Tria821 t1_jbhexr3 wrote

It was my understanding that the PA GOP cut a deal with McCormick; if he didn't force a recount and extend the 2022 Primary and let Oz have it. The powers-that-be assured him that they would clear the way for him in 2024.

So either way, if Mastriano does run, it will rip apart what remains of the GOP. Honestly, sensible Republicans need to force the MAGA crowd out of the GOP, make them start their own MAGA/Q-party.


Tria821 t1_j8uw5ok wrote

I intend to call the number that was posted in the article you shared. Thank you for sharing that, btw. My family's farm is on the Eastern side of the state but these are the things we worry about. The documentation that had to be done when 'mad cow disease' was more prominent in the 90s has apparently left a mark on me. It was mostly a steer issue but there were questions about the milk supply and dog food supply too. (if a cow is on it's last legs you sell it; if it is standing when they come for it you get a decent price because it can be used for human consumption, but if it can't stand up it can only be sold for dog food and you get next to nothing for it - but still better than having to bring out the dozer and bury it - so sudden worries about mad cow disease had a lot of family farmers and local vets having to go back a few months and hope they had kept the paperwork for everything)


Tria821 t1_j8uut66 wrote

I'm reading that first one as a meat-centric statement. And this time of year most herds wouldn't be pasture fed, it would be silage and other stored grains that could be an issue, those tend not to be exposed to sunlight or rain - so being undercover 'may' protect them from contamination in the first place, if silage in a silo that is in good repair it would probably have had minimum contact with contamination, but if not that could be another issue.

The short half life does relieve some worry and over all I would think that the largest concentrations would end up in the lungs and livers of the animals but without much research being done on what chemicals cross the 4 stomachs and get into the cow's milk supply I would hope that enterprising grad students make this a priority area of research.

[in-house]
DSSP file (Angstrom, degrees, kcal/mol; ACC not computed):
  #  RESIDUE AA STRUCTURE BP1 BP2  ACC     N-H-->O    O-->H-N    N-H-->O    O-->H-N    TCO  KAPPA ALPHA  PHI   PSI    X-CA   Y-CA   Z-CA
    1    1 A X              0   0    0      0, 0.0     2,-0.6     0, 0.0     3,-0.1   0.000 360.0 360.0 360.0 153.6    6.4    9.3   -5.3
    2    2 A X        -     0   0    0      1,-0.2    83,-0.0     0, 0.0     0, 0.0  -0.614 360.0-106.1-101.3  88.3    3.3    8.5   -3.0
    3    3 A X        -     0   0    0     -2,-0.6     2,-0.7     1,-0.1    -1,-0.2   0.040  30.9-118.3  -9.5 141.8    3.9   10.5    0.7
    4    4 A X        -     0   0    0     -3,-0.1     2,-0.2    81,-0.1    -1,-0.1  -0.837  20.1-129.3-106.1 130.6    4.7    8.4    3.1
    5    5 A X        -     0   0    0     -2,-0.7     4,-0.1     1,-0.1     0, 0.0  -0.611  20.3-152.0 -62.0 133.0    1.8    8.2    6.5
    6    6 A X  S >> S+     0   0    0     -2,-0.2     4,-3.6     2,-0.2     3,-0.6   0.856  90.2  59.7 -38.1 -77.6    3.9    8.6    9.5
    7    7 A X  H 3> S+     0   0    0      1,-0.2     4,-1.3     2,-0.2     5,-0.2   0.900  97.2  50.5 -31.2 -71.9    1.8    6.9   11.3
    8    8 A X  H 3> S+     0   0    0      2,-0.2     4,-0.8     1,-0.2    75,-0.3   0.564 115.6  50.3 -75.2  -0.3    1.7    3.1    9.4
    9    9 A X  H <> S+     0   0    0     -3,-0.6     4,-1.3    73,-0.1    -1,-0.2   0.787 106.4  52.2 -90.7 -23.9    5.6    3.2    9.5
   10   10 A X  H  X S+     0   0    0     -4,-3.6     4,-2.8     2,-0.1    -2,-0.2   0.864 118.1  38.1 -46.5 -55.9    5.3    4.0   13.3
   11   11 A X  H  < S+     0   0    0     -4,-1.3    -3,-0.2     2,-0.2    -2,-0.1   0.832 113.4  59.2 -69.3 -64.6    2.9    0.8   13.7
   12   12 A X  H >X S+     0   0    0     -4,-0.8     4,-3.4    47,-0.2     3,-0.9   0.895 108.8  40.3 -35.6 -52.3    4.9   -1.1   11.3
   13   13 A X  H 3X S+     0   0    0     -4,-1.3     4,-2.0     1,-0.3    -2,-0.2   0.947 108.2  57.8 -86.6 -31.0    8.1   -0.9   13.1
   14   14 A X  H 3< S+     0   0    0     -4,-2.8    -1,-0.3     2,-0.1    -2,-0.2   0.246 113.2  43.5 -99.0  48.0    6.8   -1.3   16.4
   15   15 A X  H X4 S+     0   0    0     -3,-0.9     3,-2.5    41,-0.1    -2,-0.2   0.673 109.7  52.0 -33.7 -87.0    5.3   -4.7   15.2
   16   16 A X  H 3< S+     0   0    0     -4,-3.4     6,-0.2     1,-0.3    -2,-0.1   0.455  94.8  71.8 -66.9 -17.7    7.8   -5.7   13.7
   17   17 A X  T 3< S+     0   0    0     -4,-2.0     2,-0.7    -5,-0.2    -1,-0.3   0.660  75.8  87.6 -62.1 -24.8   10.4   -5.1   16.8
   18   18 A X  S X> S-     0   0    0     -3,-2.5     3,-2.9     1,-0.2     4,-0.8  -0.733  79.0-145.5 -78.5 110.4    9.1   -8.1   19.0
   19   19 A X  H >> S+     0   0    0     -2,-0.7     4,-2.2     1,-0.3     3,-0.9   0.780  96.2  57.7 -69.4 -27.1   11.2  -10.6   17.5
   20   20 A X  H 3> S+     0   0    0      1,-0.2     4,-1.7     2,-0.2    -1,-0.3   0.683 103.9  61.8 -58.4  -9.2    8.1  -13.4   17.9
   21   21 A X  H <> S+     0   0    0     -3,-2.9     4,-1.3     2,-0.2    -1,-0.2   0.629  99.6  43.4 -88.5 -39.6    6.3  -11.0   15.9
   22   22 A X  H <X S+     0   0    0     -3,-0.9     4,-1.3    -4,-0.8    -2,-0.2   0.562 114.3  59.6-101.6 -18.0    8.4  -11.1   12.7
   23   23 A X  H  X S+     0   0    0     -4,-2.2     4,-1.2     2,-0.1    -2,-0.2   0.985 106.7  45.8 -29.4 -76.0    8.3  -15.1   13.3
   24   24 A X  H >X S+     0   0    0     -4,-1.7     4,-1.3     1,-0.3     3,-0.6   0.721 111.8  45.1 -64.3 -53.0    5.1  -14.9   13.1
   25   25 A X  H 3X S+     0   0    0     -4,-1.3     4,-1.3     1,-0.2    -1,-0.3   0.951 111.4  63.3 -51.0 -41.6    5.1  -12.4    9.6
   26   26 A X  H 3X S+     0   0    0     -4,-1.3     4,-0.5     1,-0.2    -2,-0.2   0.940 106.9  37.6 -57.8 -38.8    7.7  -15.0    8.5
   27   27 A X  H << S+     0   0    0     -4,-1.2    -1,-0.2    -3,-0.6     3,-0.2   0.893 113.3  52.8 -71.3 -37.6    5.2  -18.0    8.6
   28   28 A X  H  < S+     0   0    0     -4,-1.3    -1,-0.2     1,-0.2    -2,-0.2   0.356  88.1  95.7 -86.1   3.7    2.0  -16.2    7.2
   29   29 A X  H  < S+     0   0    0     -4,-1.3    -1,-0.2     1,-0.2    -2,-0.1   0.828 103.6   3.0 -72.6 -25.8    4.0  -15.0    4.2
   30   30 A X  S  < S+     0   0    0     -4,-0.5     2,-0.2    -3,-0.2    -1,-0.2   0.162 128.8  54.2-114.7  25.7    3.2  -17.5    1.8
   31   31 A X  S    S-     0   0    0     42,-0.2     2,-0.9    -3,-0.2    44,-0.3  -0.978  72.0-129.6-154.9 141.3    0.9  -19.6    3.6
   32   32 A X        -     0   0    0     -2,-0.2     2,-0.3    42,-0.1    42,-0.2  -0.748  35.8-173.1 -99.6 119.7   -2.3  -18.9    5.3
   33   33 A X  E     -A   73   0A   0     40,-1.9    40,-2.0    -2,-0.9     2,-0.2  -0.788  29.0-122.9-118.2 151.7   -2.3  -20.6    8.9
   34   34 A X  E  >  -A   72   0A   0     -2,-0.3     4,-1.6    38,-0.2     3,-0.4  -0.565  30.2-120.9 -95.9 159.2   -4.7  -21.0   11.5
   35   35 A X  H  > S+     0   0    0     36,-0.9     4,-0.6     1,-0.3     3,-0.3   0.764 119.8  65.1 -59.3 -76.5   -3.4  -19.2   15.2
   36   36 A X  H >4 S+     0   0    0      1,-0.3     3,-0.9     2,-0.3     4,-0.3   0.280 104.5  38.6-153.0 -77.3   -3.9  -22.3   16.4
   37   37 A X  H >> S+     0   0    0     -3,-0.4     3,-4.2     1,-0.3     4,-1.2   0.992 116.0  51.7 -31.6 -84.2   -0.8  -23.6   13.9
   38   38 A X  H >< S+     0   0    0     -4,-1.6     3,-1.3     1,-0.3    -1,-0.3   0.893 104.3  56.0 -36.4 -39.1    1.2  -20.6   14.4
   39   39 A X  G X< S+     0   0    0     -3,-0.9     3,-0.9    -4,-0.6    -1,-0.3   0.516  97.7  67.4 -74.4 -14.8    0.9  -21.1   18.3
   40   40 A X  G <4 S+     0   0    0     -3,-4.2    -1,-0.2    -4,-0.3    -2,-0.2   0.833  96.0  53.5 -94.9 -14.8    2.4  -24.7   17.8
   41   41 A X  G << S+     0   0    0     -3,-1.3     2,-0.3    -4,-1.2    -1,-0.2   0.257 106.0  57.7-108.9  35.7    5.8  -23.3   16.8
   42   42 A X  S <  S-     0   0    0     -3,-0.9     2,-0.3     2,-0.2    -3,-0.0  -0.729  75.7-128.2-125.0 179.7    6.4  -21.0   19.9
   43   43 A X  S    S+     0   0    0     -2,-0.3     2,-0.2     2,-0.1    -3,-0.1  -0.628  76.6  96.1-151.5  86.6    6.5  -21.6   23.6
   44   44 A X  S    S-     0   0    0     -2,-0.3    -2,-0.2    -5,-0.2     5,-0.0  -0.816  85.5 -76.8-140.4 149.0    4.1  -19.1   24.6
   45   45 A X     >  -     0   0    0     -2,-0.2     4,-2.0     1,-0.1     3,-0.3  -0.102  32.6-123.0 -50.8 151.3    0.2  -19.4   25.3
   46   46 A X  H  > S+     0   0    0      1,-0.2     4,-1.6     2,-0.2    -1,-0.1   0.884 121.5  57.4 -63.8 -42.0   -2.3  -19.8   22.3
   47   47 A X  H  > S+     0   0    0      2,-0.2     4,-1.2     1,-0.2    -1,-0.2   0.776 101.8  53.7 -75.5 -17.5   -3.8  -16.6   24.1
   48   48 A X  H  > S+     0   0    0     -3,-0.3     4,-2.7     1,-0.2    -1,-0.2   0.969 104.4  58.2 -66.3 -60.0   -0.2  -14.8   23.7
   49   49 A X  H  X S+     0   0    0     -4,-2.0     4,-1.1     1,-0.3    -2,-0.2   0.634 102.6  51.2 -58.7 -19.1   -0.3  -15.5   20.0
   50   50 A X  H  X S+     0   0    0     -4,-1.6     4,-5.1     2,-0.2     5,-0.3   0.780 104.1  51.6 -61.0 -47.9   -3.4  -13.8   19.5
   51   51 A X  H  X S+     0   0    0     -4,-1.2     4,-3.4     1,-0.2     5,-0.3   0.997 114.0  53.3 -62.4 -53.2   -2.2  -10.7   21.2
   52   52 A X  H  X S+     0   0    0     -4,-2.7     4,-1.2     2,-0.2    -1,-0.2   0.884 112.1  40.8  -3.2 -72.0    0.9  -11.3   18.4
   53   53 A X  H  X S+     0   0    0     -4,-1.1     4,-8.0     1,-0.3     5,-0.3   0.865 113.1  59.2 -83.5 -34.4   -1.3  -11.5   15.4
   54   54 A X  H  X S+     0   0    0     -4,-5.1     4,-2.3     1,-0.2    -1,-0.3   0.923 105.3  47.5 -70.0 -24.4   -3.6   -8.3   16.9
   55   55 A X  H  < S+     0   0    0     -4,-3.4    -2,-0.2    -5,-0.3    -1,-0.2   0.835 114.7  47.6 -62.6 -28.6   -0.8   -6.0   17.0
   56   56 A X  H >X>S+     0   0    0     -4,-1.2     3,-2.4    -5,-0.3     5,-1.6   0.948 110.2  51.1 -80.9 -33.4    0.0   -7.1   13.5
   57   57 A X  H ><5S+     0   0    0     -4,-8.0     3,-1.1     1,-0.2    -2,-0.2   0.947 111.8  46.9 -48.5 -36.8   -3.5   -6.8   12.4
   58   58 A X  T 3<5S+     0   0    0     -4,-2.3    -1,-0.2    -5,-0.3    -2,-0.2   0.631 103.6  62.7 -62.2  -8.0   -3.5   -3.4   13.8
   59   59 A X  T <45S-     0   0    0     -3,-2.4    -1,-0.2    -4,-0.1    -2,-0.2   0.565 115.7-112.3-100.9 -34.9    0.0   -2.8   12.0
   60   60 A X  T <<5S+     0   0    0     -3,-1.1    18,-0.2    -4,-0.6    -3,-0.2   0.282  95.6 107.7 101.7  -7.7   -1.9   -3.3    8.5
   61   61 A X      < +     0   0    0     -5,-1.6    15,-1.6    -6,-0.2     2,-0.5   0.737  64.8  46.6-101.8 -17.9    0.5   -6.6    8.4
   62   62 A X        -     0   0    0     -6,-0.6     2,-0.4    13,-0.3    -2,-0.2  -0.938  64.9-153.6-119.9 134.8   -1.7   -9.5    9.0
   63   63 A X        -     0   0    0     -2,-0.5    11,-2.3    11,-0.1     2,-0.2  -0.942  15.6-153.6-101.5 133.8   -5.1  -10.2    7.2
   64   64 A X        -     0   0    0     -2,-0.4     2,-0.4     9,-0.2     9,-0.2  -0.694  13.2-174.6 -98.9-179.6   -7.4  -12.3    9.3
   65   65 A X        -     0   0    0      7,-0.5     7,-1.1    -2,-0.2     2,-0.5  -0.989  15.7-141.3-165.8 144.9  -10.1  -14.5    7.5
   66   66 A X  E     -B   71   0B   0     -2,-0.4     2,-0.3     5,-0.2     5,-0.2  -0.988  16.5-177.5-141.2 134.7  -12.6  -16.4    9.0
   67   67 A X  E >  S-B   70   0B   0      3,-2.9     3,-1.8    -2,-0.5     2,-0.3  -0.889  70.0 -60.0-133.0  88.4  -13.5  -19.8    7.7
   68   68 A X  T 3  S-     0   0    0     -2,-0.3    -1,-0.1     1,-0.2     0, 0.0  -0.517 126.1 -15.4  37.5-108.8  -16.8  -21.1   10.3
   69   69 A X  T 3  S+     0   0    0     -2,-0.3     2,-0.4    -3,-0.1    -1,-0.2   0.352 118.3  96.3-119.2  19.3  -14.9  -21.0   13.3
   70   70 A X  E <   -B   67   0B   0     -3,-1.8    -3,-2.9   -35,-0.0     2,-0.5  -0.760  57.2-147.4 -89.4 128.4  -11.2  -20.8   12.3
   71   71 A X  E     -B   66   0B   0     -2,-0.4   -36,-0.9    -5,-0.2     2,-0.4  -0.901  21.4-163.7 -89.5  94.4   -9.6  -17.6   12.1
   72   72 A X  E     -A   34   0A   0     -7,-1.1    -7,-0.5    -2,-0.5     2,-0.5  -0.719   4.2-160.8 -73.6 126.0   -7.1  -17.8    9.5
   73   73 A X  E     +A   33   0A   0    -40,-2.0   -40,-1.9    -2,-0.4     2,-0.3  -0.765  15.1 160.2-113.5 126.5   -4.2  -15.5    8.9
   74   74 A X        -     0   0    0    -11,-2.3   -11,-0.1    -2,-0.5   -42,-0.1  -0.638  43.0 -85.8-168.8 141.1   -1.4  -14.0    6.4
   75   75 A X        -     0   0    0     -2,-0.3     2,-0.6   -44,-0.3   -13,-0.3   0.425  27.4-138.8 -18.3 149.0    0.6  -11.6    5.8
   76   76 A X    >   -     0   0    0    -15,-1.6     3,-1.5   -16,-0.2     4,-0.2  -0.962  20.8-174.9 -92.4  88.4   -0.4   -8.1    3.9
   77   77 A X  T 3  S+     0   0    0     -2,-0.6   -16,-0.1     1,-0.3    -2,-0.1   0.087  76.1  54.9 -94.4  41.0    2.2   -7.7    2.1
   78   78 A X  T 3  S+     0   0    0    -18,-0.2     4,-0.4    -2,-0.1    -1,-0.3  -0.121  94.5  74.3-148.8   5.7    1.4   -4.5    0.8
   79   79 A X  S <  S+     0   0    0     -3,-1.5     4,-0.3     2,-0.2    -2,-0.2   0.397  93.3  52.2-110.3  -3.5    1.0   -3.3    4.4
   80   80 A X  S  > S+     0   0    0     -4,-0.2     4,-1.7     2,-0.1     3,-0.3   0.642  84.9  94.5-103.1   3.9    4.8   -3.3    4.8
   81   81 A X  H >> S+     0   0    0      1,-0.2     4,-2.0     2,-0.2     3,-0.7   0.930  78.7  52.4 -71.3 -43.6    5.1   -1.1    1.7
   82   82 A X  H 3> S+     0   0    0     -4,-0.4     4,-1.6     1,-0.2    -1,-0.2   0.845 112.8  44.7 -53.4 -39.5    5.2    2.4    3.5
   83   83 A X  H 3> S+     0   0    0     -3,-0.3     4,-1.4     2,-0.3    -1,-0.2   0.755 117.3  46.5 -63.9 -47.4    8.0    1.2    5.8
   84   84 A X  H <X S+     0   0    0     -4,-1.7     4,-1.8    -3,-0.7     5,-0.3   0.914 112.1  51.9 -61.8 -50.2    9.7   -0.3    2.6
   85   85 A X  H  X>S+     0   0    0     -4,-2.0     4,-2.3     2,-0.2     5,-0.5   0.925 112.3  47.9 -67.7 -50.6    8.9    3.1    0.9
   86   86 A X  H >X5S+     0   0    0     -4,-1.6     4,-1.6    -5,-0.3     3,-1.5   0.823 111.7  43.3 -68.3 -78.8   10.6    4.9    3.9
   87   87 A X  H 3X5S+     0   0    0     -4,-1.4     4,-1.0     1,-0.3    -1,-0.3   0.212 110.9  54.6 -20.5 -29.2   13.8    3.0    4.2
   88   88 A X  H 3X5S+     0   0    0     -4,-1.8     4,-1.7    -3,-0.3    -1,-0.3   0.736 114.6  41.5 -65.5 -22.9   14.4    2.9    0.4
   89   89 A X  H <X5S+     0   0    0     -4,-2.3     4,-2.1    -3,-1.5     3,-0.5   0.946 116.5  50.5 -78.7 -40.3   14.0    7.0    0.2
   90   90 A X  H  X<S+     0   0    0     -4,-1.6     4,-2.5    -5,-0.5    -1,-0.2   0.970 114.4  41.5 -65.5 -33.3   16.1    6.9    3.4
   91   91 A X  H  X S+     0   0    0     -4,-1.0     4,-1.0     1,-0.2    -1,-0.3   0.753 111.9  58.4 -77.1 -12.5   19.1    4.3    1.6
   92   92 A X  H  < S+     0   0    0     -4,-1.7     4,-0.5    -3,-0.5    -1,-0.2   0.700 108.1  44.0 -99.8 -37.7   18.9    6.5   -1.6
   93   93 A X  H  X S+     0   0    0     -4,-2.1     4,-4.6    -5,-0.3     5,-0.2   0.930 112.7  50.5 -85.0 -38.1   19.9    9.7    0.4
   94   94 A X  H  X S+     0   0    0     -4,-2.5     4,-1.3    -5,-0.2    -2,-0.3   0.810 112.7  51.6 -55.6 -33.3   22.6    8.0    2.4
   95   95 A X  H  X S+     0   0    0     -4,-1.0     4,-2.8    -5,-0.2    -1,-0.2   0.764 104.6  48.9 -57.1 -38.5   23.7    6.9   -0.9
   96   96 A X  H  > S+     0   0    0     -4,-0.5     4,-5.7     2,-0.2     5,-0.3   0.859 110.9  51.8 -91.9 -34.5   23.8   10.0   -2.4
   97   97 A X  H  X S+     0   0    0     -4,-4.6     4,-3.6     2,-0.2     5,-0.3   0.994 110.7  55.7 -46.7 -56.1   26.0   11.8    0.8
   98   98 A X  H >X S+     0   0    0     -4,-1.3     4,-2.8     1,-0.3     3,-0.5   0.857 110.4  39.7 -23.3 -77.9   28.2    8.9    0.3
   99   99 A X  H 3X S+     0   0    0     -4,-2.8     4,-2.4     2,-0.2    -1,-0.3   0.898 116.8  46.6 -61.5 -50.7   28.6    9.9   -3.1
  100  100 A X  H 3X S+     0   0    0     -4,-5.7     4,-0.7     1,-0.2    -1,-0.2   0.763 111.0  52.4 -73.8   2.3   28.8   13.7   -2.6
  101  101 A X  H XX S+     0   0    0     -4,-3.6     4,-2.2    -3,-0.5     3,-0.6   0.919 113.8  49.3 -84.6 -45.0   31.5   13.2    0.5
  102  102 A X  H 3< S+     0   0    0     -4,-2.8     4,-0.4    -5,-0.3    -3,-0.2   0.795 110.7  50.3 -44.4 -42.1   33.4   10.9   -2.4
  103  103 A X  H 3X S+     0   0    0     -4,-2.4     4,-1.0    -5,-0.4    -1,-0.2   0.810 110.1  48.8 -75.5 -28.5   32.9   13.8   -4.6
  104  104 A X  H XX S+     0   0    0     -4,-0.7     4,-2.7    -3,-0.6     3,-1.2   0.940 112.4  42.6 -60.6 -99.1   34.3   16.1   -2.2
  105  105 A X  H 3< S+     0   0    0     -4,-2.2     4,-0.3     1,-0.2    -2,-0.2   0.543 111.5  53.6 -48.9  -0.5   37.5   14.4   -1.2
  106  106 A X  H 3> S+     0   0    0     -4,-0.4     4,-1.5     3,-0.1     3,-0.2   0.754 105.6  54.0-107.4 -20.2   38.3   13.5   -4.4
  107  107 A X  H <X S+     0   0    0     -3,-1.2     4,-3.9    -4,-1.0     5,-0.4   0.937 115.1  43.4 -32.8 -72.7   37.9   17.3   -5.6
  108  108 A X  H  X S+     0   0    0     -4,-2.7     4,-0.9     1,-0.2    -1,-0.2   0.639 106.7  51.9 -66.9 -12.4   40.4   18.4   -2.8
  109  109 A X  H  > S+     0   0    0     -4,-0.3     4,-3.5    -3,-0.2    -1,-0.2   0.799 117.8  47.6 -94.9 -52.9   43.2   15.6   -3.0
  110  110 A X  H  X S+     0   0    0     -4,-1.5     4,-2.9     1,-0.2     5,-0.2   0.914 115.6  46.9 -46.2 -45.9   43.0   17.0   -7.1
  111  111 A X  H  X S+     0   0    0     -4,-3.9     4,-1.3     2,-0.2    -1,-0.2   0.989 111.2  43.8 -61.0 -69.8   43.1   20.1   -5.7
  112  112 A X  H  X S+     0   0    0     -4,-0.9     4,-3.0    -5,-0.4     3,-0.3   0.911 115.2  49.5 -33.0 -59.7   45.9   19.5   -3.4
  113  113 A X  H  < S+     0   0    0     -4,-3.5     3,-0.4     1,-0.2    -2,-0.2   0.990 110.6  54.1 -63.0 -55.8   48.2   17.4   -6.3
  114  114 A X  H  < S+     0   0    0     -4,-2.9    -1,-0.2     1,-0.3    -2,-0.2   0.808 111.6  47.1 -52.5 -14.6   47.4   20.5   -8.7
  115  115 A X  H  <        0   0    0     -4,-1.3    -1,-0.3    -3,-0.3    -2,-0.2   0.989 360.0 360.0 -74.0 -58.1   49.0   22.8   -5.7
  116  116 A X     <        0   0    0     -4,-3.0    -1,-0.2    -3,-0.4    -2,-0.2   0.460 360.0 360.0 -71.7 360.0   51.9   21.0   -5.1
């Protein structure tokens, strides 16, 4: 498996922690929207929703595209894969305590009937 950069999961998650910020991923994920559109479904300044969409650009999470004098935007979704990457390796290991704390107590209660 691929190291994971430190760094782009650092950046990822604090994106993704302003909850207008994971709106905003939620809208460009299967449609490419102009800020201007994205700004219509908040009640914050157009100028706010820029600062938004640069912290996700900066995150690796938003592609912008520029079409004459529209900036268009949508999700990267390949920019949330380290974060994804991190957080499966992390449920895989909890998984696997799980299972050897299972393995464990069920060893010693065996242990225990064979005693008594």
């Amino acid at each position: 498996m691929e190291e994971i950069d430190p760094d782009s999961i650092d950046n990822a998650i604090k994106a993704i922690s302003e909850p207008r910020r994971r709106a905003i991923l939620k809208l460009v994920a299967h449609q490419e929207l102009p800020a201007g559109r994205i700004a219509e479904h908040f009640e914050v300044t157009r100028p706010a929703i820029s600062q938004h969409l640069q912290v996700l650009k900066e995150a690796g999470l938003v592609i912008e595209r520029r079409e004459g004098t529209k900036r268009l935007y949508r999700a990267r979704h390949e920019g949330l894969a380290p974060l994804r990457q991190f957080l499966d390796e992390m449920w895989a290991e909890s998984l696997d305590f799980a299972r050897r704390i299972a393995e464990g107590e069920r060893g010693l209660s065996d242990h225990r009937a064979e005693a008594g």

Tria821 t1_j8utblr wrote

It is my understanding (and I left the farm over a decade ago so it may no longer be accurate) that dairy farms picked a processor who would come around with a tanker truck 2x or 3x a week, depending on production, and take that milk to a REGIONAL processing/bottling plant. It's that regional part that concerns me. Without knowing how far or for how long any contamination may linger - AND knowing the industry's reputation for putting profits far above worrying about people, I am concerned.

I don't know if pasteurizing would concentrate or eliminate these contaminations. I believe (airborne) the EPA accepts 1ppm per day as not harmful, but we're seeing 60+ppm in the area right now. What happens to any animals that aren't outright killed by the chemicals? Are we tracking to see where these herds get sent? What if they are transported/sold to farmers in Virginia or to farms on the far side of the Appalachians, or to upstate NY? How are we tracking every cow? ARE we tracking any cows?

What happens to school children who received minor exposure from the derailment, but then end up also consuming low-level contaminated dairy or grain products? We may not even have the data to answer these questions, but what I do know is that I don't trust Nestle, Aurora or any of the other processors to police themselves.


Tria821 t1_j8uqvtw wrote

I'm wondering about the accumulated amounts if, for example, it gets into the milk supply. I do realize that the dairy tankers dump all their milk into a large holding tank and that would lessen the amount of chemicals, but would pasteurization eliminate them if they are as volatile as the linked paper claims? What if that milk is used to make cheese, would that result in a concentration of the chemicals instead? Does anyone have the answers to those questions?


Tria821 t1_j8qgxov wrote

It may well be a letter reminding you because IF you don't pay double in March as you verbally agreed to, he is one step ahead in the magistrate's eyes when it comes time to file for eviction/possession. Normally you aren't in danger until something is sent certified. For really bad situations a constable will hand deliver it to you or post it on your door.


Tria821 t1_ir28fla wrote

Forensic reconstruction help in modern day murder cases. We can practice on old skulls, 'humanizing' bones, to draw the interests of modern man. On the pathology side, we learn a lot from studying the remains of even the recently dead all the way through early humans to see how diseases mutated, how/if they were treated back then, and to learn how a disease might progress without having to leave current patients to suffer for research.